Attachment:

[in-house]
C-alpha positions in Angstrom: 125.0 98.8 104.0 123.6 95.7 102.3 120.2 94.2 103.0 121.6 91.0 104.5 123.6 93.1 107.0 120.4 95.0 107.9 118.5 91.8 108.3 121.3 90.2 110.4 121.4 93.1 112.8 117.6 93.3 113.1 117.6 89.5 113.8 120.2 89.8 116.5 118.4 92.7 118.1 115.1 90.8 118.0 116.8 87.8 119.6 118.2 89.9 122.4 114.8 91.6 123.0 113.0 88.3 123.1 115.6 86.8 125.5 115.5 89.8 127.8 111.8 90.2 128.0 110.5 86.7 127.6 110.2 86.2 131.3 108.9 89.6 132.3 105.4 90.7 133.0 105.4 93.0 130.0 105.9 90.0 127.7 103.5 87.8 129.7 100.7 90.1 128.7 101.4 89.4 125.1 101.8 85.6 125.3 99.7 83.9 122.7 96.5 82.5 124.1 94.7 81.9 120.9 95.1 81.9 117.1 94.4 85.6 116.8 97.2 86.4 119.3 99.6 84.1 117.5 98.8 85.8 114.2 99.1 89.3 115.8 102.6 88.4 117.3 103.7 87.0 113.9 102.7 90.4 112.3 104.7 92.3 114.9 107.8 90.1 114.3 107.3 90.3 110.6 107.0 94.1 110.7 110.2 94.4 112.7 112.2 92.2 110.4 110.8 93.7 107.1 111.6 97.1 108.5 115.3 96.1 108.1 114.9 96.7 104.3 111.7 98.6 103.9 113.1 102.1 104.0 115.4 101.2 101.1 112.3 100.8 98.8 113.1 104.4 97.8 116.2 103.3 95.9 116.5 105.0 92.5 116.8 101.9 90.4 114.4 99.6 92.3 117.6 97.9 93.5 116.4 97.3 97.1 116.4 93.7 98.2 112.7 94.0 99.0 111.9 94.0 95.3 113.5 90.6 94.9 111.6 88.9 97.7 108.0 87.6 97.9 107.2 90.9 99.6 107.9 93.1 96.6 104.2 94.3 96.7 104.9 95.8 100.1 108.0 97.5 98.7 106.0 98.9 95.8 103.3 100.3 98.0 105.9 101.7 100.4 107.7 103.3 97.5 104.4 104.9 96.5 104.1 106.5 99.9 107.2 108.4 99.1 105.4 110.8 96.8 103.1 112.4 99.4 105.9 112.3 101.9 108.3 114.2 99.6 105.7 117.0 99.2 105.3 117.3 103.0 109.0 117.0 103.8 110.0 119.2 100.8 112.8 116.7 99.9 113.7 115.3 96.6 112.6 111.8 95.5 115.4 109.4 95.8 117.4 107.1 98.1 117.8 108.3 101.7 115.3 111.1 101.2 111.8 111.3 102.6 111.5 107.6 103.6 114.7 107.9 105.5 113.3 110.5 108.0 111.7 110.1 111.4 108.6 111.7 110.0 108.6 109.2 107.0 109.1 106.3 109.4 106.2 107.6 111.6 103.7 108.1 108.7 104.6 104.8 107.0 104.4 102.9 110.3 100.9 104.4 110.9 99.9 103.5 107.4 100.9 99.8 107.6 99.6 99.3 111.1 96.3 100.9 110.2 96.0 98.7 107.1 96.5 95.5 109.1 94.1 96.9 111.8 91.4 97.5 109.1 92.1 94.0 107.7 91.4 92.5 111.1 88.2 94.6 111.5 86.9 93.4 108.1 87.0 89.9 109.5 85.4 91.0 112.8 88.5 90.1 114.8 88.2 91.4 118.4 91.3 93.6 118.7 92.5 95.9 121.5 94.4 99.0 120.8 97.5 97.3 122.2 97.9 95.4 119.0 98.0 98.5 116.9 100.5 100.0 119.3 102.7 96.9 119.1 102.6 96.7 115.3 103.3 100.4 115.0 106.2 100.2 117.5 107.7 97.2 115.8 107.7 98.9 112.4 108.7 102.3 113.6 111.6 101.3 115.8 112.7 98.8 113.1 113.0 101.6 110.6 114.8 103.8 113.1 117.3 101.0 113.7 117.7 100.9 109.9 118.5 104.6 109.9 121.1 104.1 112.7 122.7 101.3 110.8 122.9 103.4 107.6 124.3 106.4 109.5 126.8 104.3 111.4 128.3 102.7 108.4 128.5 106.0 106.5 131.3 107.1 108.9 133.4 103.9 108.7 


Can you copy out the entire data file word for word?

[in-house]
C-alpha positions in Angstrom: 125.0 98.8 104.0 123.6 95.7 102.3 120.2 94.2 103.0 121.6 91.0 104.5 123.6 93.1 107.0 120.4 95.0 107.9 118.5 91.8 108.3 121.3 90.2 110.4 121.4 93.1 112.8 117.6 93.3 113.1 117.6 89.5 113.8 120.2 89.8 116.5 118.4 92.7 118.1 115.1 90.8 118.0 116.8 87.8 119.6 118.2 89.9 122.4 114.8 91.6 123.0 113.0 88.3 123.1 115.6 86.8 125.5 115.5 89.8 127.8 111.8 90.2 128.0 110.5 86.7 127.6 110.2 86.2 131.3 108.9 89.6 132.3 105.4 90.7 133.0 105.4 93.0 130.0 105.9 90.0 127.7 103.5 87.8 129.7 100.7 90.1 128.7 101.4 89.4 125.1 101.8 85.6 125.3 99.7 83.9 122.7 96.5 82.5 124.1 94.7 81.9 120.9 95.1 81.9 117.1 94.4 85.6 116.8 97.2 86.4 119.3 99.6 84.1 117.5 98.8 85.8 114.2 99.1 89.3 115.8 102.6 88.4 117.3 103.7 87.0 113.9 102.7 90.4 112.3 104.7 92.3 114.9 107.8 90.1 114.3 107.3 90.3 110.6 107.0 94.1 110.7 110.2 94.4 112.7 112.2 92.2 110.4 110.8 93.7 107.1 111.6 97.1 108.5 115.3 96.1 108.1 114.9 96.7 104.3 111.7 98.6 103.9 113.1 102.1 104.0 115.4 101.2 101.1 112.3 100.8 98.8 113.1 104.4 97.8 116.2 103.3 95.9 116.5 105.0 92.5 116.8 101.9 90.4 114.4 99.6 92.3 117.6 97.9 93.5 116.4 97.3 97.1 116.4 93.7 98.2 112.7 94.0 99.0 111.9 94.0 95.3 113.5 90.6 94.9 111.6 88.9 97.7 108.0 87.6 97.9 107.2 90.9 99.6 107.9 93.1 96.6 104.2 94.3 96.7 104.9 95.8 100.1 108.0 97.5 98.7 106.0 98.9 95.8 103.3 100.3 98.0 105.9 101.7 100.4 107.7 103.3 97.5 104.4 104.9 96.5 104.1 106.5 99.9 107.2 108.4 99.1 105.4 110.8 96.8 103.1 112.4 99.4 105.9 112.3 101.9 108.3 114.2 99.6 105.7 117.0 99.2 105.3 117.3 103.0 109.0 117.0 103.8 110.0 119.2 100.8 112.8 116.7 99.9 113.7 115.3 96.6 112.6 111.8 95.5 115.4 109.4 95.8 117.4 107.1 98.1 117.8 108.3 101.7 115.3 111.1 101.2 111.8 111.3 102.6 111.5 107.6 103.6 114.7 107.9 105.5 113.3 110.5 108.0 111.7 110.1 111.4 108.6 111.7 110.0 108.6 109.2 107.0 109.1 106.3 109.4 106.2 107.6 111.6 103.7 108.1 108.7 104.6 104.8 107.0 104.4 102.9 110.3 100.9 104.4 110.9 99.9 103.5 107.4 100.9 99.8 107.6 99.6 99.3 111.1 96.3 100.9 110.2 96.0 98.7 107.1 96.5 95.5 109.1 94.1 96.9 111.8 91.4 97.5 109.1 92.1 94.0 107.7 91.4 92.5 111.1 88.2 94.6 111.5 86.9 93.4 108.1 87.0 89.9 109.5 85.4 91.0 112.8 88.5 90.1 114.8 88.2 91.4 118.4 91.3 93.6 118.7 92.5 95.9 121.5 94.4 99.0 120.8 97.5 97.3 122.2 97.9 95.4 119.0 98.0 98.5 116.9 100.5 100.0 119.3 102.7 96.9 119.1 102.6 96.7 115.3 103.3 100.4 115.0 106.2 100.2 117.5 107.7 97.2 115.8 107.7 98.9 112.4 108.7 102.3 113.6 111.6 101.3 115.8 112.7 98.8 113.1 113.0 101.6 110.6 114.8 103.8 113.1 117.3 101.0 113.7 117.7 100.9 109.9 118.5 104.6 109.9 121.1 104.1 112.7 122.7 101.3 110.8 122.9 103.4 107.6 124.3 106.4 109.5 126.8 104.3 111.4 128.3 102.7 108.4 128.5 106.0 106.5 131.3 107.1 108.9 133.4 103.9 108.7 